Photo: Giad Morag
Anti-draft protest
Photo: Giad Morag
Haredi anti-draft protest: 'We beat Pharaoh, we'll beat Zionism too'
Across the country, ultra-Orthodox community demonstrated against the arrest of a yeshiva student who did not report to enlistment center.
Two weeks after more than 300,000 haredi poured out into the streets in protest of the government's intentions to begin drafting ultra-Orthodox yeshiva students, the haredi community is demonstrating against the arrest of one such student.



The student was arrested after refusing to report to his first draft notice. The demonstrators demanded the student be released, refusing to accept that – under the new law – a student can be arrested for asking to learn Torah instead serve in the IDF.


The bill, which would not go fully into effect until 2017, would impose criminal sanctions on ultra-Orthodox draft dodgers. However, yeshiva students would have the right to defer service until age 26. The issue lies at the heart of a cultural war on the place of the ultra-Orthodox in Israeli society.


Haredi protest in Bnei Brak (Photo: Gilad Morag)
Haredi protest in Bnei Brak (Photo: Gilad Morag)


For years exempt from military service, the ultra-Orthodox insist their young men serve the nation through prayer and study, thus preserving Jewish learning and heritage. They say conscription threatens their community.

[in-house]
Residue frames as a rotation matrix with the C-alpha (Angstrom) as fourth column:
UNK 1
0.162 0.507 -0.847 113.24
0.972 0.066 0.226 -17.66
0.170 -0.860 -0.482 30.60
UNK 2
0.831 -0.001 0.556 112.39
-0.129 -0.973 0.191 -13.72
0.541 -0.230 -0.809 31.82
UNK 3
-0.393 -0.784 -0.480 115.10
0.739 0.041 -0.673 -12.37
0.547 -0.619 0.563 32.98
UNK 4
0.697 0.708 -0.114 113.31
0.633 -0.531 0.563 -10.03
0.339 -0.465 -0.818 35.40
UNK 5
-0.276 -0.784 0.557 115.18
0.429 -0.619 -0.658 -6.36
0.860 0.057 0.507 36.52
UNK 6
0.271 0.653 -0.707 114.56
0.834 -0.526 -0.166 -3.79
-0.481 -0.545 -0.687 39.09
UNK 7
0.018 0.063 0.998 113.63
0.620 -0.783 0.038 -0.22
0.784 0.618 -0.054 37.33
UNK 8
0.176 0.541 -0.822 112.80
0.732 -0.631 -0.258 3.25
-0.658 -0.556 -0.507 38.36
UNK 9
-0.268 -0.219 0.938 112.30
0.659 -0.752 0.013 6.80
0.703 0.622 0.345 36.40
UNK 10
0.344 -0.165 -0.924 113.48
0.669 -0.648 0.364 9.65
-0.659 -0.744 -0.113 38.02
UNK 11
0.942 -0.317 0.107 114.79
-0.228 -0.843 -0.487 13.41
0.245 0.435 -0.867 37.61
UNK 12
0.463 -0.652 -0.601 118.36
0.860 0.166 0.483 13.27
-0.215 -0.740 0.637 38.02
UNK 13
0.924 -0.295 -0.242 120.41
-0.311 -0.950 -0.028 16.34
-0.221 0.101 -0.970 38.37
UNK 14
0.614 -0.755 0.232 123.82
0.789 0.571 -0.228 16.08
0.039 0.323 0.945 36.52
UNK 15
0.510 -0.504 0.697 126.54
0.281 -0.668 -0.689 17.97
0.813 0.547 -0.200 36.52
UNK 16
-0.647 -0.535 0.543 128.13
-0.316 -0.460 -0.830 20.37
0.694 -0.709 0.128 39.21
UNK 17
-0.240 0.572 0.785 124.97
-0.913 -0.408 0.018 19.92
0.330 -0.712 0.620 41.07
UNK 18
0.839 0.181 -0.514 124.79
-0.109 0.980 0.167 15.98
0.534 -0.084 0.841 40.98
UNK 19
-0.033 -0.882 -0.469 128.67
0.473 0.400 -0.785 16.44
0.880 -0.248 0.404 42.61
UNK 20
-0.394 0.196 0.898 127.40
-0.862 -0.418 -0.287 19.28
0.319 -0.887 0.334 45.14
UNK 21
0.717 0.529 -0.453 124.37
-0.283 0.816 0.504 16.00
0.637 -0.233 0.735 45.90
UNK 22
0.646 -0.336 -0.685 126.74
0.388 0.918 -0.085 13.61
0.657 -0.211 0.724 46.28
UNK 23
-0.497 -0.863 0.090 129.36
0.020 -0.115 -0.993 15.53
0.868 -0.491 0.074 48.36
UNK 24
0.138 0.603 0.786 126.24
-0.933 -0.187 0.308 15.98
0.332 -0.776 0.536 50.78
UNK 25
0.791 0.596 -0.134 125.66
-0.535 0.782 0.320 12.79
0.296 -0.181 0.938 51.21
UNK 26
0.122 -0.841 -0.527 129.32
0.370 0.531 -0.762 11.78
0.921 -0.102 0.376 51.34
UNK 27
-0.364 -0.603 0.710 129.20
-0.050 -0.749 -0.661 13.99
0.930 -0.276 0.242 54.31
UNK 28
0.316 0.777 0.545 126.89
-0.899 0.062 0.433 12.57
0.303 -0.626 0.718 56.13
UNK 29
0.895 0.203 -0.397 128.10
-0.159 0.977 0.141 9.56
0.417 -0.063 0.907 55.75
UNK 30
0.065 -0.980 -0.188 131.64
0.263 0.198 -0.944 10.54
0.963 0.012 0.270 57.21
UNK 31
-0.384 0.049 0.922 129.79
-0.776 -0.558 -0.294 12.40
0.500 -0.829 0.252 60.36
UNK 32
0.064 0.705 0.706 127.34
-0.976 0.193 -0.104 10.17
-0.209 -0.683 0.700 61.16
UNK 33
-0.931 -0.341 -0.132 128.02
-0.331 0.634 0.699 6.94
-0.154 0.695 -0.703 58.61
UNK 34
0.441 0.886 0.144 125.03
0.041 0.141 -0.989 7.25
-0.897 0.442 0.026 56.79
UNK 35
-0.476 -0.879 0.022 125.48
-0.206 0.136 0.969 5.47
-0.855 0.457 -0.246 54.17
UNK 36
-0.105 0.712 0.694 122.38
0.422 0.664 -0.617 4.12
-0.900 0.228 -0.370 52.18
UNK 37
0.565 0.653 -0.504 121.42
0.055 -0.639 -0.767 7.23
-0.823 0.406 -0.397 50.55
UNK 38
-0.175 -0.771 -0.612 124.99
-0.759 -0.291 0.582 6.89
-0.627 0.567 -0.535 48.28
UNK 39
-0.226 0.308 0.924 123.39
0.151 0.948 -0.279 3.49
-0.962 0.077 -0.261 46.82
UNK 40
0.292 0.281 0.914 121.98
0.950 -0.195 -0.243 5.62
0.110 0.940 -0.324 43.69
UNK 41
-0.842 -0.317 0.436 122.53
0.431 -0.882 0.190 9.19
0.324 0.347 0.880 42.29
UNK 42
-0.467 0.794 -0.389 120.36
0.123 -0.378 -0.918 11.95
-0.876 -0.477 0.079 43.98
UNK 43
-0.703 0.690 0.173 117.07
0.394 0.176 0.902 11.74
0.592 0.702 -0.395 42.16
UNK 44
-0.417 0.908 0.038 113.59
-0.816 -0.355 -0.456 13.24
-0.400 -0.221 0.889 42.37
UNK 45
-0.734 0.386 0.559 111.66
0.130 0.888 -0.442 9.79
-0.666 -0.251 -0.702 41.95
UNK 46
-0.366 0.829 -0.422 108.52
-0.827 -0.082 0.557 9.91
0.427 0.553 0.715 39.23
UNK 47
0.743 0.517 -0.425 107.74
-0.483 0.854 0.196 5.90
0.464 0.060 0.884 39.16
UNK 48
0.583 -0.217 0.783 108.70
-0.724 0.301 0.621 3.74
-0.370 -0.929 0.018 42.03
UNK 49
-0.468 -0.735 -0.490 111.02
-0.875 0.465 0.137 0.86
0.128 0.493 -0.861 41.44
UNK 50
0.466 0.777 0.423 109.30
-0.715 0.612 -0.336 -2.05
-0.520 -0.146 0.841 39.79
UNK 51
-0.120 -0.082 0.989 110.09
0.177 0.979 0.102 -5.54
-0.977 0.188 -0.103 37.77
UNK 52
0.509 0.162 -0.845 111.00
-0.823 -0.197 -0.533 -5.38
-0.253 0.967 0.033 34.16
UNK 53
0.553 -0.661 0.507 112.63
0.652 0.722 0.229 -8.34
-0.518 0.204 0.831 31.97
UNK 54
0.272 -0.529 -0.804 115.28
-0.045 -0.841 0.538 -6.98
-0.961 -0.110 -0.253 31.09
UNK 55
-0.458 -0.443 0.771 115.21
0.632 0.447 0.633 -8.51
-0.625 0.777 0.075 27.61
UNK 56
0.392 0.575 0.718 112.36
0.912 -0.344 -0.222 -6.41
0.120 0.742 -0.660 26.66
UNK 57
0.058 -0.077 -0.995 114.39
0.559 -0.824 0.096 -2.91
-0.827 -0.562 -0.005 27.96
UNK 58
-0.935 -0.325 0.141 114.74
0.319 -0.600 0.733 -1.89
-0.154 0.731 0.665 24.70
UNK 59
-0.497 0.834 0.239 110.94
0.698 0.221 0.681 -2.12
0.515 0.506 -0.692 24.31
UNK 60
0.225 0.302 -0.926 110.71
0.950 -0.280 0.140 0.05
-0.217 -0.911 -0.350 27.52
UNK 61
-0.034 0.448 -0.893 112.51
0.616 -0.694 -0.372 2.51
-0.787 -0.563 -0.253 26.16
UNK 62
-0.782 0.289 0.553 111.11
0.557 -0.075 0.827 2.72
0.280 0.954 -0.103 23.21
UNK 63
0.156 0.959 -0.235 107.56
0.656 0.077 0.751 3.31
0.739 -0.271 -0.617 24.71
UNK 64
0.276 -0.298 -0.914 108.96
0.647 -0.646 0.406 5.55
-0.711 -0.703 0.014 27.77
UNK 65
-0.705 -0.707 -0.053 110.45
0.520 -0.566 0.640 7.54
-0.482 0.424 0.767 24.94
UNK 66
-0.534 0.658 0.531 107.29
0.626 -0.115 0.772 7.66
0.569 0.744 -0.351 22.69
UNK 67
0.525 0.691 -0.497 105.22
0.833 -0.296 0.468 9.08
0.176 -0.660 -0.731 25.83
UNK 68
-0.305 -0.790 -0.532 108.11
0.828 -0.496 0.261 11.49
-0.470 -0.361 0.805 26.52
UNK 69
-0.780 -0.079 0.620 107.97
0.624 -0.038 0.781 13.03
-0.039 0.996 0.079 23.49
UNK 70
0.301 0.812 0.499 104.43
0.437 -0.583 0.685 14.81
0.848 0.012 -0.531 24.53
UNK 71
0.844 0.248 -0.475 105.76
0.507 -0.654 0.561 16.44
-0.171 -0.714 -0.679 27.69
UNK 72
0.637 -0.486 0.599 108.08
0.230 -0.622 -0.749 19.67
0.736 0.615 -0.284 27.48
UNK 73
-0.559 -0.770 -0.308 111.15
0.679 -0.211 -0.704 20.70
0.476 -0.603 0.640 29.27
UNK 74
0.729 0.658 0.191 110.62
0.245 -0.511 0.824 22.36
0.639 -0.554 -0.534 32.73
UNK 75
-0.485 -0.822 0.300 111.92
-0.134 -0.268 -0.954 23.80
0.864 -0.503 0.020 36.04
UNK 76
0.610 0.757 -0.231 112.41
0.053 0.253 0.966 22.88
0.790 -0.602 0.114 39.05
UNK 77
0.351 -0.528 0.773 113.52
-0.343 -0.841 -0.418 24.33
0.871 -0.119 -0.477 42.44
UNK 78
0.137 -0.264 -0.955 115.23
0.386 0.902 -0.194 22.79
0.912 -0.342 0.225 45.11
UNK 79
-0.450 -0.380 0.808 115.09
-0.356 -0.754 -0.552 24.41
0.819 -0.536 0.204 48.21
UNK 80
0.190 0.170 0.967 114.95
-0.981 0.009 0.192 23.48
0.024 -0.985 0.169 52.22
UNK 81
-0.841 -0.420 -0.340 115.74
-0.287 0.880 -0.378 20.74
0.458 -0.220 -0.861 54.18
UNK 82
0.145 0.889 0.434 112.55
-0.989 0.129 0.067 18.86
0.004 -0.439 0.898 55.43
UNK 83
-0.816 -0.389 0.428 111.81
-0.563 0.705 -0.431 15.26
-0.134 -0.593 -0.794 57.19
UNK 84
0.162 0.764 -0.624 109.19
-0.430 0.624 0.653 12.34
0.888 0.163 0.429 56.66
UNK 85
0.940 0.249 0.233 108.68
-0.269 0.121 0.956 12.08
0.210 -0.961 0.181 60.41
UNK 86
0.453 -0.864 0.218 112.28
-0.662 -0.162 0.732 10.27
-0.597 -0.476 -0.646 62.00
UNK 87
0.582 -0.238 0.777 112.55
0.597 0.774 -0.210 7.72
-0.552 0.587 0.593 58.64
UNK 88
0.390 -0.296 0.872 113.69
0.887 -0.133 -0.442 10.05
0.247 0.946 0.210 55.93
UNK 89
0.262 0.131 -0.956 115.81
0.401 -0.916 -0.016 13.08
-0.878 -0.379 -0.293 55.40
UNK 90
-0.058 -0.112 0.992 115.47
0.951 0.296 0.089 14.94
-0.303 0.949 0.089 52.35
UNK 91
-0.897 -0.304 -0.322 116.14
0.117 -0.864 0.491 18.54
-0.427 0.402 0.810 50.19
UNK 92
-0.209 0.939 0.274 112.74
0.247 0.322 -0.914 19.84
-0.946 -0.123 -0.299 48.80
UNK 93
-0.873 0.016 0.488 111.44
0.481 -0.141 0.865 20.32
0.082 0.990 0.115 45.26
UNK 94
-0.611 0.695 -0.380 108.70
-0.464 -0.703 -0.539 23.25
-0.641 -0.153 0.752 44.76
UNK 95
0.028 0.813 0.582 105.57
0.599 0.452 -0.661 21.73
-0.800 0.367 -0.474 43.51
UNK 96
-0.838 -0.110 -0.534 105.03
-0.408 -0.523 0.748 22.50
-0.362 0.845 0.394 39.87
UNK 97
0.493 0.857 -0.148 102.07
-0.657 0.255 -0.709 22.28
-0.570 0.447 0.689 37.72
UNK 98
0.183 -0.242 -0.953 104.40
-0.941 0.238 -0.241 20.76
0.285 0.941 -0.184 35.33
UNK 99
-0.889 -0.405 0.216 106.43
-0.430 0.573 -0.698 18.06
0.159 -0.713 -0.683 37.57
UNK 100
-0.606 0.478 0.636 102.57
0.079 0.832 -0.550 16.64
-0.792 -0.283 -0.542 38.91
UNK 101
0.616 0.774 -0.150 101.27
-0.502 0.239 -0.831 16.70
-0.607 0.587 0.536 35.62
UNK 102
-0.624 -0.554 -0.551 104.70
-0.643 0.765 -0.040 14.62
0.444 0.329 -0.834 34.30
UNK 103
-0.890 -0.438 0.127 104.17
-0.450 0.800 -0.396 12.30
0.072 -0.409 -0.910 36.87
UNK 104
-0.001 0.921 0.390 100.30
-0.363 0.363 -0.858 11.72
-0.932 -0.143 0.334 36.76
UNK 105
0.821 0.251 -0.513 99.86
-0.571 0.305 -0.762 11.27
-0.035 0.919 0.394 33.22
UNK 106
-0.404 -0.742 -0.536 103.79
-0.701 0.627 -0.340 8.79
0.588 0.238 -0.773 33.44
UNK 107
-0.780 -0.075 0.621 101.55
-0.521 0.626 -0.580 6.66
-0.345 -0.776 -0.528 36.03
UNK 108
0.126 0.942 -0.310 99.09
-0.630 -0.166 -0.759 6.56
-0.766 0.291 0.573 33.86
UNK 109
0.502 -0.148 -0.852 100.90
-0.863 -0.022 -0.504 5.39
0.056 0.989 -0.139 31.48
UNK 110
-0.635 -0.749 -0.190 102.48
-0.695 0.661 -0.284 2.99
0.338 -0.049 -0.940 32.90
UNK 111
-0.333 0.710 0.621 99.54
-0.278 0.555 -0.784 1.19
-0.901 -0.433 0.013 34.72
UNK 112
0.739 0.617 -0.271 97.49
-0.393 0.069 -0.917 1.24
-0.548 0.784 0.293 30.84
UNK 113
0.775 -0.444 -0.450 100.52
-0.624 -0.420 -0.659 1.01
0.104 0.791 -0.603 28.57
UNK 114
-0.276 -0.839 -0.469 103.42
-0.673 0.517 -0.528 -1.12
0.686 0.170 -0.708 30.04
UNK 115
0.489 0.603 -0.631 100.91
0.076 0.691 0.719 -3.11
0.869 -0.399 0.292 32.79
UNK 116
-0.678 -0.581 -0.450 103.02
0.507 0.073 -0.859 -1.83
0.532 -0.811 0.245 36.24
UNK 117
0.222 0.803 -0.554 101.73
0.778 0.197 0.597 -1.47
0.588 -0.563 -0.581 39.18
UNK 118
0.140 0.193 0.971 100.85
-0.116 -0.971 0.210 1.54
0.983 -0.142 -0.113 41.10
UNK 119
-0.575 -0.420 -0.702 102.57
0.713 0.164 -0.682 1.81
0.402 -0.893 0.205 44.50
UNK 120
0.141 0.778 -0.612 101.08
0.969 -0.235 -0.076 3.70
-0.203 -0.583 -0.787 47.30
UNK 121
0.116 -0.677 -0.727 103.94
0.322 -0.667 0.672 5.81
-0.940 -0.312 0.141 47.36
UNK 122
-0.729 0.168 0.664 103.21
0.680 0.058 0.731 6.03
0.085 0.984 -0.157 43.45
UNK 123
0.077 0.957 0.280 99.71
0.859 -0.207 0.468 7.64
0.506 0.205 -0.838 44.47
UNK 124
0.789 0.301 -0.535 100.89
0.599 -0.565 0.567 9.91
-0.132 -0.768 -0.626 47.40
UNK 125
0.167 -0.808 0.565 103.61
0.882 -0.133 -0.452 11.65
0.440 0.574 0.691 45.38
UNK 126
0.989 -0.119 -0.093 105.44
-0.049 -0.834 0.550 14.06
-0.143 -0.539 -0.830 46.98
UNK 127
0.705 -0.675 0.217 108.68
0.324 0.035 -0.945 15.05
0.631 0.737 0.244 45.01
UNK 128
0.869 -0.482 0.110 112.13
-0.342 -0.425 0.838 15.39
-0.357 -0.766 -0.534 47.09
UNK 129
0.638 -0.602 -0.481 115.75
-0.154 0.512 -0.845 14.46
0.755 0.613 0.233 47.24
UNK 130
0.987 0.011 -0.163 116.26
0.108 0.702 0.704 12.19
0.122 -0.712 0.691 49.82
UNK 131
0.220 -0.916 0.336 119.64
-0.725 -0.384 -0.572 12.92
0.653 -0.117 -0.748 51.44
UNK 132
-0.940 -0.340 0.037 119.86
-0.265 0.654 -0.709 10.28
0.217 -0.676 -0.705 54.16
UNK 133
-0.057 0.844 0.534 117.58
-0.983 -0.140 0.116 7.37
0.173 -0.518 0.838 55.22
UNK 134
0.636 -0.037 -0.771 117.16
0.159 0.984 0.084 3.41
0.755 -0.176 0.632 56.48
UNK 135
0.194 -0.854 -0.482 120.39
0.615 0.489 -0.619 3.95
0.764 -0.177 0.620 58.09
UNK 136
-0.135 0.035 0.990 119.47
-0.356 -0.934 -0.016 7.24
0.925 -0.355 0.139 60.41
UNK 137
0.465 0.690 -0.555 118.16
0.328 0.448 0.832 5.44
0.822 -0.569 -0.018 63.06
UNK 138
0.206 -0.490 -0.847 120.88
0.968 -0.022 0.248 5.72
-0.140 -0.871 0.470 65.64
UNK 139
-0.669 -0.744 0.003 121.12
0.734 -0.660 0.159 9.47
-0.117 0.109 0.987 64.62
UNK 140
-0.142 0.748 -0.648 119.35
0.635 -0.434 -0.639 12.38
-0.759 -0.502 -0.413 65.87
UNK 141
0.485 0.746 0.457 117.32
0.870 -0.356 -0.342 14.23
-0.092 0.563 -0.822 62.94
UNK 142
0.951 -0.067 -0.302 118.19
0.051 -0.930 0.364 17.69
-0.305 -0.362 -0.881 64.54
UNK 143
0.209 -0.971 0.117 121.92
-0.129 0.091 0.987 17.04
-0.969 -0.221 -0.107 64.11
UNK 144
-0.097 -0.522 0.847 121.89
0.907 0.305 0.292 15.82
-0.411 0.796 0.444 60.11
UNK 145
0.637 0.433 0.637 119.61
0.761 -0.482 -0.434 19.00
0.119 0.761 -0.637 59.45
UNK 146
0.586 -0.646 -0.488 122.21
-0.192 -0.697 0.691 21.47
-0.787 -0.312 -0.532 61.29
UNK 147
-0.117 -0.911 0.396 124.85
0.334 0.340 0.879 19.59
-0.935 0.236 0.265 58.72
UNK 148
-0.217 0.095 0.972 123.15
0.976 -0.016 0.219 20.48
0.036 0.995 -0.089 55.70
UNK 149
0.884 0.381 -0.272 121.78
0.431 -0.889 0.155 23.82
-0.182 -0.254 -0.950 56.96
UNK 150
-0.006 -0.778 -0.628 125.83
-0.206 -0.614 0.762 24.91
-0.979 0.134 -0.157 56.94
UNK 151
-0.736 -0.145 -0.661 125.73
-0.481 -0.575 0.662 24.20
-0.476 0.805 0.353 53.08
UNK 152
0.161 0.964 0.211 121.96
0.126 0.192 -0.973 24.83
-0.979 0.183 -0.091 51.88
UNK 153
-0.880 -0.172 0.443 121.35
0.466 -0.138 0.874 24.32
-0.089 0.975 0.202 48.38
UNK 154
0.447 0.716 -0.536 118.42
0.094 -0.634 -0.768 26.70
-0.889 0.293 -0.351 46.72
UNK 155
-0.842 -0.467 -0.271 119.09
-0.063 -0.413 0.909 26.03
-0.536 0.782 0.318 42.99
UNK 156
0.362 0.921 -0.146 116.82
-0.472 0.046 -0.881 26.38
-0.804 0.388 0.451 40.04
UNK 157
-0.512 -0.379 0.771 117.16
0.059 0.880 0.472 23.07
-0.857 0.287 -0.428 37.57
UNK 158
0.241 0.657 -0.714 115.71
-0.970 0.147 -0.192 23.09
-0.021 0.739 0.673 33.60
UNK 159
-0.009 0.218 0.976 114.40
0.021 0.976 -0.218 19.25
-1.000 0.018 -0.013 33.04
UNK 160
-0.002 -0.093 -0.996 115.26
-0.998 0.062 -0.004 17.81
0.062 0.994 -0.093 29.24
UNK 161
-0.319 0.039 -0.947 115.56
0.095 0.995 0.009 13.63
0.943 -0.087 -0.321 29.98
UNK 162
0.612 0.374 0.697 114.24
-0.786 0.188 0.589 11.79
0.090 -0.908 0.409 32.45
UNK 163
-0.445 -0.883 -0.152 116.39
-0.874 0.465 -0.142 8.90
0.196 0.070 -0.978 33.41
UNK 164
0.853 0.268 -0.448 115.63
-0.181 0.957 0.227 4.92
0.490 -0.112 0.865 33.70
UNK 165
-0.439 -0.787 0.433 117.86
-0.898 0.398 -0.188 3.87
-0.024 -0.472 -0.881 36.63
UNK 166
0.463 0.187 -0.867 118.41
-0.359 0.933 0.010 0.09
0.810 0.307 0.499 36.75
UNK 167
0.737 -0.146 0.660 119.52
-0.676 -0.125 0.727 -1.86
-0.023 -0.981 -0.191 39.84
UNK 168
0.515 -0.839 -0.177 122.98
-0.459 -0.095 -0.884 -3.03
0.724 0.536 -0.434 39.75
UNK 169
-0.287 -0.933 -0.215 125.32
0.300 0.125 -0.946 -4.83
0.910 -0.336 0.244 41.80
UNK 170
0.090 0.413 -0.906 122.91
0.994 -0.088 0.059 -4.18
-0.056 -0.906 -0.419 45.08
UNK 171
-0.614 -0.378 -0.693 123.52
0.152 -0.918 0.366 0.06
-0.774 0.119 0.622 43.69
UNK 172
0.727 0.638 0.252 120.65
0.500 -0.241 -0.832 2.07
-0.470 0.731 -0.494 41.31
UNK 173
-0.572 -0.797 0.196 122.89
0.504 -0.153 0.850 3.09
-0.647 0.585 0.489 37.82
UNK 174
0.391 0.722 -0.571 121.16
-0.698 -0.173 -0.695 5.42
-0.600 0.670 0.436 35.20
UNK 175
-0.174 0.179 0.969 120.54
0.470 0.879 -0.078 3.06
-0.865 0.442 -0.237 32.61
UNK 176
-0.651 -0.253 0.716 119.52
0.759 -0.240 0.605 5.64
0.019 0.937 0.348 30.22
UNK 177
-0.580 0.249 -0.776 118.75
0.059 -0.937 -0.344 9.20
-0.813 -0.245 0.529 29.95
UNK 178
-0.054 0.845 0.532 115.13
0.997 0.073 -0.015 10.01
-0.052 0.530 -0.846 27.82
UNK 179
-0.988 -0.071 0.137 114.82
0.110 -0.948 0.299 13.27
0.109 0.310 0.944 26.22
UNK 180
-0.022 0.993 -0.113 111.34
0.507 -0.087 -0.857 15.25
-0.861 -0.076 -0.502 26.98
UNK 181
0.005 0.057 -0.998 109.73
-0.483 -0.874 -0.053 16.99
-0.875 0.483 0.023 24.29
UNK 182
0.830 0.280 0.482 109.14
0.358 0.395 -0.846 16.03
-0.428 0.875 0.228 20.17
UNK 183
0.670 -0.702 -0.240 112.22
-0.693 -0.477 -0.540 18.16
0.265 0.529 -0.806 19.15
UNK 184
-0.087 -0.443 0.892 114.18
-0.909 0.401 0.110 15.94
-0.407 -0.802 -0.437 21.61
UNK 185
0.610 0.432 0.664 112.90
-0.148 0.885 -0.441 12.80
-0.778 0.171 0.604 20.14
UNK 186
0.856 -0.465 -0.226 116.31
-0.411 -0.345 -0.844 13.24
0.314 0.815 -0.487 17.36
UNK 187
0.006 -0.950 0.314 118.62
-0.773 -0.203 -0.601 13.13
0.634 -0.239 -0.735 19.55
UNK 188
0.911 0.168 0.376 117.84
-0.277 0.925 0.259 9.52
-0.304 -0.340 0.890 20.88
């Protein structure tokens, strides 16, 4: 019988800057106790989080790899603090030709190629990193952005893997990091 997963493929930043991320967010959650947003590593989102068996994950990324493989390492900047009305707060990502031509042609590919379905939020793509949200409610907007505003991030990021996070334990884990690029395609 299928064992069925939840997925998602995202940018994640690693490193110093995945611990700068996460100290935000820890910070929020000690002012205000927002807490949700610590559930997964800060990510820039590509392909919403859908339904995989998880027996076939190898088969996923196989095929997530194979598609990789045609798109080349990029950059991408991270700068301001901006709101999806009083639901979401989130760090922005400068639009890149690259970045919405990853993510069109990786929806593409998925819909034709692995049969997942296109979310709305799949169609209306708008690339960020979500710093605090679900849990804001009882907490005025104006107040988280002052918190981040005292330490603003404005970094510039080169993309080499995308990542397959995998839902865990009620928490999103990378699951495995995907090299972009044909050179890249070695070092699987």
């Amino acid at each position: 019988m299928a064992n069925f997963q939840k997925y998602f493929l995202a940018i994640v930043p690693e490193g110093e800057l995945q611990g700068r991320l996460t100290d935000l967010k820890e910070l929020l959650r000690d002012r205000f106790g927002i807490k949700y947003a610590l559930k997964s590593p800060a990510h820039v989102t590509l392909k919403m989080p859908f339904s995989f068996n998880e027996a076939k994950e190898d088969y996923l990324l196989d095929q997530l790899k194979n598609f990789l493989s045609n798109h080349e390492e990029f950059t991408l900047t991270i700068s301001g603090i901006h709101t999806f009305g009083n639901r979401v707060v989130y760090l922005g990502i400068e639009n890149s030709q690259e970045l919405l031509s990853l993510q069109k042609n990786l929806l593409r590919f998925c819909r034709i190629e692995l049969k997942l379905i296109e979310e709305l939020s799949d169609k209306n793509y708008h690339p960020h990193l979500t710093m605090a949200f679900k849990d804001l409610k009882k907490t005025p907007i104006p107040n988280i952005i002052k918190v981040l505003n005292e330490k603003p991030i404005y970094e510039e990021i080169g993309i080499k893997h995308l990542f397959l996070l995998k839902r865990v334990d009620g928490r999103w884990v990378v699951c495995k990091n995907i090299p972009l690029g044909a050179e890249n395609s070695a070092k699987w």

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Around 1,000 haredi gathered on a central street in Bnei Brak, waving anti-draft signs. Police officers are deployed in force across the demonstration zone.


In Jerusalem – under the watchful eye of police officers – nearly 500 haredi convened under Chords Bridge. One sign in the capital city's protest: "We beat Pharaoh, we survived the gas chambers, and we will overcome Zionism too."


Yossi, a 25-year-old haredi who had previously served as an officer in the IDF spoke at the demonstration: "The protest is not against the soldiers or against the army. It is against a state that wants to root out the Torah."


He said he "opposed forced enlistment. Those who don't study Torah should go to the military, but to take a yeshiva student from his school books to the military is to root out the Torah."


Demonstrations have materialized across the country, in the northern town of Atlit and the southern city of Ashdod. In the latter, several hundred demonstrators blocked off the southern entrance to the city.


According to the protesters, the arrest of the yeshiva student occurred in the city of Elad where he resides. They claim the student raised suspicion in a police officer, who then asked him for his ID card.


The officer saw on the police terminal that the young haredi man had not reported to the enlistment center and was considered a deserter. The student was transferred to the IDF and was sentenced by a military tribunal to 10 days in prison.


Noam 'Dabul' Dvir, Gilad Morag, Kobi Nachshoni, and Matan Tzuri contributed to this report.


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